“In 2020, Zambia yet again missed an opportunity to enact a Constitution that would embody the fundamental principles of good constitutionalism. It is our hope that both our Government and as a people we learnt some lessons that consensus building remains critical in any constitution making process. There is need for all key stakeholders such as the church, civil society, Government among others, to agree on the process. Zambians must not only be seen to own the process but they should actually own it because the Constitution belongs to them. It is therefore NGOCC’s expectation that, going forward into 2021, Government will provide a clear road map for the Constitution making process, complete with the expanded Bill of Rights, as we still have a number of lacunas in the current supreme law of the land,” Mulenga said.
And Mulenga said a number of eligible Zambians, especially women may have been disadvantaged in the voter registration process due to the long queues that were an everyday occurrence during the exercise.
“NGOCC noted the number of mixed reactions with regard to the inadequate period allocated for the voter registration exercise by the Electoral Commission of Zambia (ECZ). In this regard we held consultative meetings with the Commission where we submitted some of our observation and issues of concern from our network members. By and large, it can be said that going by the challenges experienced with the voter registration process, a number of eligible Zambians, especially women, may have been disadvantaged given the long queues that were an everyday occurrence during the whole period of the voter registration exercise. The Commission definitely missed an opportunity to ensure that they register as many people as possible to vote in the 2021 General Elections. Going forward it is our appeal to the ECZ to actualize the inherent right of every eligible citizen to participate in voting by ensuring that they implement the continuous voter registration process. Our hope is that the Commission will conclude the registration process in a more transparent manner and instill confidence in the public on the voting process,” she said.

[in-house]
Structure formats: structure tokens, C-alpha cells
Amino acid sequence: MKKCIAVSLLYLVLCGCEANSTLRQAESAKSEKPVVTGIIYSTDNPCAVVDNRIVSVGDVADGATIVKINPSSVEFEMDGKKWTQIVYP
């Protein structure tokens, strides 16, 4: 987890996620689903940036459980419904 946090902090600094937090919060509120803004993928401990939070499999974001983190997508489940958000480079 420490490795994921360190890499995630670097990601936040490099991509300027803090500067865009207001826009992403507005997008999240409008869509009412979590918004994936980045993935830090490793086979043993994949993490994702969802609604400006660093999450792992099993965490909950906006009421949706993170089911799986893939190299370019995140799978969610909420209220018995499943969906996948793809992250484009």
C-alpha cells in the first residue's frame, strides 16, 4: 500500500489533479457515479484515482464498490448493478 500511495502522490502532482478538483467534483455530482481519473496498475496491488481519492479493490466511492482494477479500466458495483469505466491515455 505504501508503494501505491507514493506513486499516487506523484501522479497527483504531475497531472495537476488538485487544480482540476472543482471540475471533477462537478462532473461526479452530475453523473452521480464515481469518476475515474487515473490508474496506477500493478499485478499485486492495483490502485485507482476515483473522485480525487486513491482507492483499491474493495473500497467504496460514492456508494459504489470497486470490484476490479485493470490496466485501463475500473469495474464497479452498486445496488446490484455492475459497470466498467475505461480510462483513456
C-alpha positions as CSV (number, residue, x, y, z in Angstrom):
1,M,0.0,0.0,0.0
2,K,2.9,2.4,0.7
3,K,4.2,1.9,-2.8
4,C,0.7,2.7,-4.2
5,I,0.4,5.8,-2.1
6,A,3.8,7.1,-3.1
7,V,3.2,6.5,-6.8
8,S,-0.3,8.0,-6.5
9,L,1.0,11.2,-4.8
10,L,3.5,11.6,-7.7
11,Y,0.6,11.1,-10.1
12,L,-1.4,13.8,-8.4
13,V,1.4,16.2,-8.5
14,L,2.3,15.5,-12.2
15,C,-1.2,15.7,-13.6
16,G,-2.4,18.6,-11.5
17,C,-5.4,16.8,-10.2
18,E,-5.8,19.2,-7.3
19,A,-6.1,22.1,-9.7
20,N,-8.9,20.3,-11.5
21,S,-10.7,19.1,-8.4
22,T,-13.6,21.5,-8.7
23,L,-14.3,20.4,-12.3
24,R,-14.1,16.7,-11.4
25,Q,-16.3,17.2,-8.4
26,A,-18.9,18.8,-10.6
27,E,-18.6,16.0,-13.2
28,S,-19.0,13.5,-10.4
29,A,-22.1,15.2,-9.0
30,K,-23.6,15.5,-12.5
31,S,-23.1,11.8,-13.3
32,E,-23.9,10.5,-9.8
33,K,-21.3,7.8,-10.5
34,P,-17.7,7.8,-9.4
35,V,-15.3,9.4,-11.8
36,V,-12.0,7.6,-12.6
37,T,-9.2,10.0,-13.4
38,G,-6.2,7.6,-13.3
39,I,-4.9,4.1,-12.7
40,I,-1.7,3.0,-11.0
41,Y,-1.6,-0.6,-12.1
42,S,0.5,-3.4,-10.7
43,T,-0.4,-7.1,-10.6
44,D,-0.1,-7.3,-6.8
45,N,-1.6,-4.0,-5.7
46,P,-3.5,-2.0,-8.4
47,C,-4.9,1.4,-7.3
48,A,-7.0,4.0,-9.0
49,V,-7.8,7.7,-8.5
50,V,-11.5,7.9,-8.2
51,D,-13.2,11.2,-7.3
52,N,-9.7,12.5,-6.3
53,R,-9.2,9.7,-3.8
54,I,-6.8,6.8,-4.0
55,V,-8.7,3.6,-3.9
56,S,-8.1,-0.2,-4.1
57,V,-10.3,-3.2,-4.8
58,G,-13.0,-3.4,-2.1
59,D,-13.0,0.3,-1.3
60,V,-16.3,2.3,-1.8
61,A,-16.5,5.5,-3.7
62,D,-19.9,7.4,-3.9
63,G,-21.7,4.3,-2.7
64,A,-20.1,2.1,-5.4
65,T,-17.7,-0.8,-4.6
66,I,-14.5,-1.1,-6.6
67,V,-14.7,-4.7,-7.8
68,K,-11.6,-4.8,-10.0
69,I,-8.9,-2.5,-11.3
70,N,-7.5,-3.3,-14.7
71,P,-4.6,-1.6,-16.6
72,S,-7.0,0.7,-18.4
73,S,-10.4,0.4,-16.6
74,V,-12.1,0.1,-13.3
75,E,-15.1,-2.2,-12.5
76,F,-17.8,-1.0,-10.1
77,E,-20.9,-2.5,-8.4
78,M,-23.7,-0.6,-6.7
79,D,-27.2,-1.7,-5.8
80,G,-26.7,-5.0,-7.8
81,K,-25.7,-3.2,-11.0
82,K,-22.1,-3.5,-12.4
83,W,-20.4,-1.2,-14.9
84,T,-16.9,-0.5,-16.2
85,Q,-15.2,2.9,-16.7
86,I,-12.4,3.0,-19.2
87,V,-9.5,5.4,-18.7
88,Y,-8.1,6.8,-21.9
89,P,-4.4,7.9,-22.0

Meanwhile, Mulenga called on government to ensure that interventions contained in the Zambia Economic Recovery Programme are implemented in a more decisive and transparent manner.
“NGOCC, however, notes some of the steps being taken by the Government to address the debt situation through debt restructuring and dismantling mechanisms. We are also aware of the passing of the Planning and Budgeting Act as well as the recently launched Zambia Economic Recovery Programme 2020-2023, among other measures. It is our hope and prayer that such interventions as articulated in the said documents be implemented in a more DECISIVE AND TRANSPARENT MANNER. Zambians are looking for practical measures that will address the current socio-economic challenges. It is also NGOCC aspiration that the impact on the poor, especially the majority women and children will be ameliorated in the process. The poor, especially women and children depend on Government’s service delivery in both the health and education sectors,” said Mulenga.